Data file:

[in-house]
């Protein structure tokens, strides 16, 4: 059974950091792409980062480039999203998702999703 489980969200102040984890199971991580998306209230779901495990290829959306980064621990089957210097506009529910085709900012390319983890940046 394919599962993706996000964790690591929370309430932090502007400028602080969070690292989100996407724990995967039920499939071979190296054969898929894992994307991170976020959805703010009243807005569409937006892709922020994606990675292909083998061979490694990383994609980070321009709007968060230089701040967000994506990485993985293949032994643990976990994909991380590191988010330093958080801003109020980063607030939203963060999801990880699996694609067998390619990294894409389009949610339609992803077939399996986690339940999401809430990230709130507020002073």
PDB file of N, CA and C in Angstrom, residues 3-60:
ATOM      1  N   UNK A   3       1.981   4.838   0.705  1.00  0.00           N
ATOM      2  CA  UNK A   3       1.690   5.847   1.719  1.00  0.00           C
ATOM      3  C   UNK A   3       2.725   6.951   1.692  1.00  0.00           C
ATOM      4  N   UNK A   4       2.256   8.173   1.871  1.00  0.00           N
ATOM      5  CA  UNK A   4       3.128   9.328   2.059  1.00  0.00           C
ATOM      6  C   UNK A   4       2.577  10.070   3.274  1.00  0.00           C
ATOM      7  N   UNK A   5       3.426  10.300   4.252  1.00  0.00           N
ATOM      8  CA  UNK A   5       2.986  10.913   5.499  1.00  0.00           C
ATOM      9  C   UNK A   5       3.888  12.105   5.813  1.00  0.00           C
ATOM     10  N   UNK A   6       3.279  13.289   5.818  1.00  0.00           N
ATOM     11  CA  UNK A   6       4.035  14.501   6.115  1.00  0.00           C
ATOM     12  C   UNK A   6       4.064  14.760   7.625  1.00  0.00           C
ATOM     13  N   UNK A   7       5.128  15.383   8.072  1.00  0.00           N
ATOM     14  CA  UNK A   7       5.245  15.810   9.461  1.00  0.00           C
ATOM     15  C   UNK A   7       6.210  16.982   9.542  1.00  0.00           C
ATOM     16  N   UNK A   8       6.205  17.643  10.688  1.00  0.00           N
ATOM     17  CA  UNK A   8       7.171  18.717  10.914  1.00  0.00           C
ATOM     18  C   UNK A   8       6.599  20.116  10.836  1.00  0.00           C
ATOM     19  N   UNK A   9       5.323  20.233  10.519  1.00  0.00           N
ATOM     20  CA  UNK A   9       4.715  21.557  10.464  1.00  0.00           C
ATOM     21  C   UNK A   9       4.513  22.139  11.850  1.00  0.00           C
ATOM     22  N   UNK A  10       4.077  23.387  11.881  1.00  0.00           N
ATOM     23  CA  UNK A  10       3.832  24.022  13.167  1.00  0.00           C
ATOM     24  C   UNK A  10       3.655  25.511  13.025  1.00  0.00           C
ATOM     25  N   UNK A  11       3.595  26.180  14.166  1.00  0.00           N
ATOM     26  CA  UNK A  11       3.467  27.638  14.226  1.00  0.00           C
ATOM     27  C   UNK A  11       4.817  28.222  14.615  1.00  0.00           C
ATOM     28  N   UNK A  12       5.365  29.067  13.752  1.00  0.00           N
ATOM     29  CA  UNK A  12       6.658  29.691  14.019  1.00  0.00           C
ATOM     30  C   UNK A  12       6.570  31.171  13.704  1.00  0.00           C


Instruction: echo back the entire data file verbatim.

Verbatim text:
[in-house]
């Protein structure tokens, strides 16, 4: 059974950091792409980062480039999203998702999703 489980969200102040984890199971991580998306209230779901495990290829959306980064621990089957210097506009529910085709900012390319983890940046 394919599962993706996000964790690591929370309430932090502007400028602080969070690292989100996407724990995967039920499939071979190296054969898929894992994307991170976020959805703010009243807005569409937006892709922020994606990675292909083998061979490694990383994609980070321009709007968060230089701040967000994506990485993985293949032994643990976990994909991380590191988010330093958080801003109020980063607030939203963060999801990880699996694609067998390619990294894409389009949610339609992803077939399996986690339940999401809430990230709130507020002073």
PDB file of N, CA and C in Angstrom, residues 3-60:
ATOM      1  N   UNK A   3       1.981   4.838   0.705  1.00  0.00           N
ATOM      2  CA  UNK A   3       1.690   5.847   1.719  1.00  0.00           C
ATOM      3  C   UNK A   3       2.725   6.951   1.692  1.00  0.00           C
ATOM      4  N   UNK A   4       2.256   8.173   1.871  1.00  0.00           N
ATOM      5  CA  UNK A   4       3.128   9.328   2.059  1.00  0.00           C
ATOM      6  C   UNK A   4       2.577  10.070   3.274  1.00  0.00           C
ATOM      7  N   UNK A   5       3.426  10.300   4.252  1.00  0.00           N
ATOM      8  CA  UNK A   5       2.986  10.913   5.499  1.00  0.00           C
ATOM      9  C   UNK A   5       3.888  12.105   5.813  1.00  0.00           C
ATOM     10  N   UNK A   6       3.279  13.289   5.818  1.00  0.00           N
ATOM     11  CA  UNK A   6       4.035  14.501   6.115  1.00  0.00           C
ATOM     12  C   UNK A   6       4.064  14.760   7.625  1.00  0.00           C
ATOM     13  N   UNK A   7       5.128  15.383   8.072  1.00  0.00           N
ATOM     14  CA  UNK A   7       5.245  15.810   9.461  1.00  0.00           C
ATOM     15  C   UNK A   7       6.210  16.982   9.542  1.00  0.00           C
ATOM     16  N   UNK A   8       6.205  17.643  10.688  1.00  0.00           N
ATOM     17  CA  UNK A   8       7.171  18.717  10.914  1.00  0.00           C
ATOM     18  C   UNK A   8       6.599  20.116  10.836  1.00  0.00           C
ATOM     19  N   UNK A   9       5.323  20.233  10.519  1.00  0.00           N
ATOM     20  CA  UNK A   9       4.715  21.557  10.464  1.00  0.00           C
ATOM     21  C   UNK A   9       4.513  22.139  11.850  1.00  0.00           C
ATOM     22  N   UNK A  10       4.077  23.387  11.881  1.00  0.00           N
ATOM     23  CA  UNK A  10       3.832  24.022  13.167  1.00  0.00           C
ATOM     24  C   UNK A  10       3.655  25.511  13.025  1.00  0.00           C
ATOM     25  N   UNK A  11       3.595  26.180  14.166  1.00  0.00           N
ATOM     26  CA  UNK A  11       3.467  27.638  14.226  1.00  0.00           C
ATOM     27  C   UNK A  11       4.817  28.222  14.615  1.00  0.00           C
ATOM     28  N   UNK A  12       5.365  29.067  13.752  1.00  0.00           N
ATOM     29  CA  UNK A  12       6.658  29.691  14.019  1.00  0.00           C
ATOM     30  C   UNK A  12       6.570  31.171  13.704  1.00  0.00           C